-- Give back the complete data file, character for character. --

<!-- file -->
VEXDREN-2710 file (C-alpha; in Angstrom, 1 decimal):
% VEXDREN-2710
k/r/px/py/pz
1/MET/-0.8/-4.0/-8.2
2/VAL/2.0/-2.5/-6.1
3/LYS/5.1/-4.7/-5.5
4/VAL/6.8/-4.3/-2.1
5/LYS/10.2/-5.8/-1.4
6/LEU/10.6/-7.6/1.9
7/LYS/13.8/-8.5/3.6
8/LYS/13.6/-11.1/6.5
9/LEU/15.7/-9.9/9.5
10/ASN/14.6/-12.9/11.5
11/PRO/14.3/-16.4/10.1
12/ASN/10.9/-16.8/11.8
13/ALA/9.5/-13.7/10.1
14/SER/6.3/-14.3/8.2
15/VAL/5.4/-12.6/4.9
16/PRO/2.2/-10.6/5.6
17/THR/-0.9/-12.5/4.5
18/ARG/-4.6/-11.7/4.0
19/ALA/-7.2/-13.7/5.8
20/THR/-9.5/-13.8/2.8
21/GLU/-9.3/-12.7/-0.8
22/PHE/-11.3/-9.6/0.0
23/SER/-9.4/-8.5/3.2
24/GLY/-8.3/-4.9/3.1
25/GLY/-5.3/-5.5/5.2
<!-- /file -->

VEXDREN-2710 file (C-alpha; in Angstrom, 1 decimal):
% VEXDREN-2710
k/r/px/py/pz
1/MET/-0.8/-4.0/-8.2
2/VAL/2.0/-2.5/-6.1
3/LYS/5.1/-4.7/-5.5
4/VAL/6.8/-4.3/-2.1
5/LYS/10.2/-5.8/-1.4
6/LEU/10.6/-7.6/1.9
7/LYS/13.8/-8.5/3.6
8/LYS/13.6/-11.1/6.5
9/LEU/15.7/-9.9/9.5
10/ASN/14.6/-12.9/11.5
11/PRO/14.3/-16.4/10.1
12/ASN/10.9/-16.8/11.8
13/ALA/9.5/-13.7/10.1
14/SER/6.3/-14.3/8.2
15/VAL/5.4/-12.6/4.9
16/PRO/2.2/-10.6/5.6
17/THR/-0.9/-12.5/4.5
18/ARG/-4.6/-11.7/4.0
19/ALA/-7.2/-13.7/5.8
20/THR/-9.5/-13.8/2.8
21/GLU/-9.3/-12.7/-0.8
22/PHE/-11.3/-9.6/0.0
23/SER/-9.4/-8.5/3.2
24/GLY/-8.3/-4.9/3.1
25/GLY/-5.3/-5.5/5.2